I Will Never Forget The Day My Mother Abandoned Me

I Will Never Forget The Day My Mother Abandoned Me

Illustrative image of family holding hands of missing mother over white background
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My sister and I arrived at my mother’s house on Wednesday. It was her turn to have us.

Although tears in Mother’s eyes were common, the glassy drops were exceptionally heavy that day.

“Girls, meet me in the living room, we need to talk.”

It was warning enough. I anxiously braced for impact, my typical response since the day she snuck us out of Father’s house during her dramatic exit as his wife. As she began sobbing, I held her, trying to comfort her sorrow. I’m here for you, Mom.

“We are bankrupt, your stepfather and I, so we have to move. We both got a job in Oklahoma and are leaving Friday, so you will be living with Dad.”

In two days she was moving away, out of state, without us. Although for years her behaviors had become increasingly erratic, a slow detachment from her motherly role, I was still blindsided.

Mothers don’t leave.

I thought the cocktail of flesh, spirit, and hormones that hurled me into existence out of her very own body, would always keep her bonded to me. Instincts argued this should never happen. But it was happening. I shushed my pain and ignored the unmooring. Although I didn’t blame myself for her impending departure, my self-worth began disintegrating when I wondered why I wasn’t enough to make her stay.

I held on to the hope that despite her exodus to a city nine hours away, surely she would still be my mother. A long-distance parent, just a phone call away.

A two-day countdown seemed surreal. What does one do with 48 hours left of having a mother?

I tried to conjure up plans for our last night together. I approached her in the kitchen but before I opened my mouth she blurted, “I’m leaving to go visit Giselle. She’s really having a hard time, she needs me.”

My cheeks turned bright red as if she slapped me in the face. This midlife crisis woman needed my mother on the last night I even had one. They had partied at clubs almost every night together while I stayed home alone, but ignorantly I expected our finale to have been different.

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What about us, your daughters? I nodded, restraining my emotions.

She suggested we use the evening to pack for our father’s house. Neither of us girls was of driving age to head anywhere other than to our rooms to fill suitcases, anyway.

I don’t remember her return that night. I slept until the alarm clock went off for school. Friday arrived and her flight out was only in a few hours.

My sister walked to her school two streets away, while I packed up in my mother’s car for the last drop off. The lump in my throat grew large with the ominous silence. Mother cranked up the music to erase the quiet until she started crying, while I rehearsed my mantra: don’t cry, be strong.

Minutes away she said, “Honestly, I’m not worried about you. I’m only worried about your sister. Promise to take care of her for me.”

I promised.

Stoically, I grabbed my backpack, opened the door, and hugged my mother, saying I loved her. She loved me back, but never mentioned she would call once her plane landed in her new life. There was never a follow-up plan.

I staggered in a haze into my school, a place where I had no friends, and wandered the halls as though I was lost.

Alarming as always, the bell rang. She was gone.

Father sent his co-worker to pick me up that afternoon. I flushed with embarrassment, to be this motherless girl needing to hitch a ride. It wasn’t my father’s busy schedule that stung like salt in my open wound, it was his emotional oblivion.

The plan was to be dropped off at mother’s vacant house to collect our belongings and father would pick us up later. Mother would briefly return the next week, only to retrieve her furniture and vehicle. Not even for a visit.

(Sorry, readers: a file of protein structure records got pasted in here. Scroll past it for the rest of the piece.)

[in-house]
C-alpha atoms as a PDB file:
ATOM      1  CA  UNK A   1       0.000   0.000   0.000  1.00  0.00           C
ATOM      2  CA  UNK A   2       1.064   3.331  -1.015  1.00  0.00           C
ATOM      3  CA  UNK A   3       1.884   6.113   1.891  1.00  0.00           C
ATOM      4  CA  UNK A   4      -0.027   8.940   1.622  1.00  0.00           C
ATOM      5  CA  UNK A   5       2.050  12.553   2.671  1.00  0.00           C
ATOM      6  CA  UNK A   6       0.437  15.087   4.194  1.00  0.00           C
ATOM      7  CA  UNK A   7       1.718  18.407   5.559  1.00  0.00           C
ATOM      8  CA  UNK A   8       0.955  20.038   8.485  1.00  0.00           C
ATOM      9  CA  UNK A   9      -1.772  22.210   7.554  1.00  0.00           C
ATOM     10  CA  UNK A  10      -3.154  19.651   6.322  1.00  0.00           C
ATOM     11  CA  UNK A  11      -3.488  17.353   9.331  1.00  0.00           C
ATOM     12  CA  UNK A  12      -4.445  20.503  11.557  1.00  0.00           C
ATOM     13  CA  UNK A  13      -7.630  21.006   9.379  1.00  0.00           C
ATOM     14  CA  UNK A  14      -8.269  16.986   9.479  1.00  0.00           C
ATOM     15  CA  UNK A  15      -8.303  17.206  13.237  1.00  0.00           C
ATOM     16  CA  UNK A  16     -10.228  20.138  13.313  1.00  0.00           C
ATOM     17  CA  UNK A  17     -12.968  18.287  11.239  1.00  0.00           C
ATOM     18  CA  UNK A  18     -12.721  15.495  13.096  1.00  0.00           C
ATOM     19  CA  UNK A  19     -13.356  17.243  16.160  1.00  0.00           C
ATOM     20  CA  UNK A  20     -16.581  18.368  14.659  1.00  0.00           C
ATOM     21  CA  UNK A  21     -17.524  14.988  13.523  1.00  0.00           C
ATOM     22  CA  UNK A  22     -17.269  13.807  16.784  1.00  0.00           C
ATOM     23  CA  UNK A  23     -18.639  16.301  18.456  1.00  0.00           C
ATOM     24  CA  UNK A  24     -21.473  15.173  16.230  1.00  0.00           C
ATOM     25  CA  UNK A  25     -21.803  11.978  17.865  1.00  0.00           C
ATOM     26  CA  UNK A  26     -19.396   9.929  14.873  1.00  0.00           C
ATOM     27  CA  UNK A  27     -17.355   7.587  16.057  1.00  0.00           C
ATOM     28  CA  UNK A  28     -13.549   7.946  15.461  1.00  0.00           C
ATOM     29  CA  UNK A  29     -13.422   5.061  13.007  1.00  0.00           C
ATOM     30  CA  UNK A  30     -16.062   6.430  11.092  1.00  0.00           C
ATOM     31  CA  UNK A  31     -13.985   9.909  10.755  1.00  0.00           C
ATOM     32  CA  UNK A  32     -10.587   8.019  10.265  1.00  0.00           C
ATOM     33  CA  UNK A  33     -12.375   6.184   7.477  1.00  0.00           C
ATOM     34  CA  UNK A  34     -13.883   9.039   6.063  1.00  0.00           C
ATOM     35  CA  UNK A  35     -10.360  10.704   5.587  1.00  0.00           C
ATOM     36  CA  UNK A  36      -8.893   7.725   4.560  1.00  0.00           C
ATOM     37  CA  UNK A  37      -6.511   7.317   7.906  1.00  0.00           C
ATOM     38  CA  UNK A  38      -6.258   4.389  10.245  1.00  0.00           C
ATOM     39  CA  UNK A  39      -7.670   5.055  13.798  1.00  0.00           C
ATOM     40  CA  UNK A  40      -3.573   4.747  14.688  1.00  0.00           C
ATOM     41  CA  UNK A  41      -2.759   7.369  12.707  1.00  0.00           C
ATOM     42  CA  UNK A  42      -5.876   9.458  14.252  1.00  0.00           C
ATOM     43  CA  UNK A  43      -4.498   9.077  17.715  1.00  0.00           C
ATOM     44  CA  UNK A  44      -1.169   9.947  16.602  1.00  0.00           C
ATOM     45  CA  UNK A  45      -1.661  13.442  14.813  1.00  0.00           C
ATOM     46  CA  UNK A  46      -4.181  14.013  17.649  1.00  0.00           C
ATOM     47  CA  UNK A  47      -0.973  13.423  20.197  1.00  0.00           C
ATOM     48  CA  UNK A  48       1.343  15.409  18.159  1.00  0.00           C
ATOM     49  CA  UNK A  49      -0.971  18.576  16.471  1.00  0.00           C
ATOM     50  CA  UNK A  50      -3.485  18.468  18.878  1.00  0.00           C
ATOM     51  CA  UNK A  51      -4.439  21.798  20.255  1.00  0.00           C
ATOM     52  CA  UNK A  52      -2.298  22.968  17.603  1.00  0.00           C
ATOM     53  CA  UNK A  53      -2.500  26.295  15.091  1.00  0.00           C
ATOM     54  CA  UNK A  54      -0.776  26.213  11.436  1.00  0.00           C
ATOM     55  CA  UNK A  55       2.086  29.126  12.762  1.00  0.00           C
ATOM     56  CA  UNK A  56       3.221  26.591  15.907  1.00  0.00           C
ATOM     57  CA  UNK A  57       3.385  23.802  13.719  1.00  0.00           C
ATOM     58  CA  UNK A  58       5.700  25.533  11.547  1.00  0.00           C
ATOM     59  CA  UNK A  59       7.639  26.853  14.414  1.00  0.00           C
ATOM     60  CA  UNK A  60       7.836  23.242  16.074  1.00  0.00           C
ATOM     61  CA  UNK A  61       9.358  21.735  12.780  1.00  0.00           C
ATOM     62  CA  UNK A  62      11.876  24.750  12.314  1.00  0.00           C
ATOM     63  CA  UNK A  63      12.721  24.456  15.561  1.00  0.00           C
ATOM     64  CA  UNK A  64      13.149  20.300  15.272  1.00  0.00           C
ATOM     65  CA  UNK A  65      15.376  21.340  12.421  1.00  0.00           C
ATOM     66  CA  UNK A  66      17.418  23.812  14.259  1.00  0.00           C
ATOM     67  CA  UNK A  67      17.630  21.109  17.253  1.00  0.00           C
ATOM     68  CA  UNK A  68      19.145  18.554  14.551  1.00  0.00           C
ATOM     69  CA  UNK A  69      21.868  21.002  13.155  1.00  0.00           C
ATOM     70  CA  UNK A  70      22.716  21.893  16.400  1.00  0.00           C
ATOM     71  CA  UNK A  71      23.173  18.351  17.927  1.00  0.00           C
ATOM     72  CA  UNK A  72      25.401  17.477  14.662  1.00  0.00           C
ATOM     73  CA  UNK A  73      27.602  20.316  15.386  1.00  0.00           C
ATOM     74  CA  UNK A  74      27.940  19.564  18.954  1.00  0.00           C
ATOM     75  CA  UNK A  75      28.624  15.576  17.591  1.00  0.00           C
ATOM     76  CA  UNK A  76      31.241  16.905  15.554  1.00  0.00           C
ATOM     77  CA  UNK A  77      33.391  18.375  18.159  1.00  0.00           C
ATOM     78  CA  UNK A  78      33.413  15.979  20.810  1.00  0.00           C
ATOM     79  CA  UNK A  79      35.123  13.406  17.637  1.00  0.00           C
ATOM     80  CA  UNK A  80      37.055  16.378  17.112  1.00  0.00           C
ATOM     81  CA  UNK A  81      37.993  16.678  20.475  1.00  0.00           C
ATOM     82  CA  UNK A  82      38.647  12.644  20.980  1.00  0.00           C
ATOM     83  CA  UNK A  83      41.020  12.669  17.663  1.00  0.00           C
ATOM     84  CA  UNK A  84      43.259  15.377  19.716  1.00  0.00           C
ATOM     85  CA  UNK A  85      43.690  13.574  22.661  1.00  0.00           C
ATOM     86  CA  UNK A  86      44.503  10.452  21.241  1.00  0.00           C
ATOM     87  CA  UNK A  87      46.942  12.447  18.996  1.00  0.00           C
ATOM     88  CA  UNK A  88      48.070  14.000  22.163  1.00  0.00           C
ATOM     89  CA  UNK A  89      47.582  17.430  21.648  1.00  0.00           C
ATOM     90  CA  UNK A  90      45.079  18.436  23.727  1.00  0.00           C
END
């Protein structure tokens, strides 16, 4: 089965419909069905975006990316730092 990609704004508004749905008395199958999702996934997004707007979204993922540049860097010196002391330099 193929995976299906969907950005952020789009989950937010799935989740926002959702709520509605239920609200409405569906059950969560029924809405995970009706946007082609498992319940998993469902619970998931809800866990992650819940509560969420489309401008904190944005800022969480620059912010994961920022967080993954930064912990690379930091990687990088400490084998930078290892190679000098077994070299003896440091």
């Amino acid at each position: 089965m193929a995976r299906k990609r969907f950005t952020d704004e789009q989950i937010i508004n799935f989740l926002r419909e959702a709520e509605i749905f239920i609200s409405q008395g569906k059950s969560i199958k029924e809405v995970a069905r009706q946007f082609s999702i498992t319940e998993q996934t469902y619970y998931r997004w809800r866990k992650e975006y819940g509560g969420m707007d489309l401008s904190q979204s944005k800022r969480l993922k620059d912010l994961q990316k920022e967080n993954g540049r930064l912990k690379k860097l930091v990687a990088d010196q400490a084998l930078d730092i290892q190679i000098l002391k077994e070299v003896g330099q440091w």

My sister and I tried earnestly to perk each other up with a laugh, dancing to Michael Jackson songs as if attending a party instead of an emotional funeral of the life we once knew.

The sun was setting, and father was going to be late.

The fridge was empty and as we grew hungry, I felt a tinge of anger that we were left alone. Mother’s car sat in the driveway. I didn’t have a license but rummaged for the keys and told my sister to get in. I will get us something to eat.

I had always been the goody two-shoes child, never disobeying. But if we no longer had parents to care for us, I would have to break some rules.

Paranoid, I took every back road to the closest fast-food spot. I worried that I would be caught by everyone who passed, this young teen stealing her mother’s car. Once we had food, I rapidly turned off the main road like a getaway car in a frantic chase and my drink went flying, spilling all over us and the vehicle.

“You idiot!”

I hustled to clean it when we got home, trying to erase the mistakes I made. Though I would eventually confess to my mother how I took her car to get food the day she left. She would have almost no reaction, other than boasting she had done much worse things than me. “I ran away from home and slept in an airport when my mother signed away her parental rights of me to a pedophile when I was your age.”

Your experience doesn’t matter much, comparatively.

As though she was already just a vintage memory, the ghost of my mother swept in and out of town when she came back for her belongings. I hardly heard from her afterward.

Weeks later, I decided to call, sensing how much I missed her.

She picked up the phone, “What do you need?!” her voice brashly came across.

I stuttered, “Sorry, I just wanted to talk.” She didn’t have time, and I was unaware that her role as my mother definitively ended the day she left town. A rare phone call, reaching out for my long-distance mother to be involved in my life, was too burdensome.

What did I need after all? I didn’t need a ride to dance class, I didn’t need dinner, I didn’t even need advice.

I needed a mother.

So I stopped calling. Except when immense nostalgia swept over me, the concept of what it would feel like to have a mother. I craved the unwavering care in a mother’s voice enough to forget my experience of each prior attempt. When people spoke of their mothers, I ached for one too.

I waited as the phone would ring.

The woman who answered, by the same name, was a stranger. She didn’t match my perception of who I remembered her to be.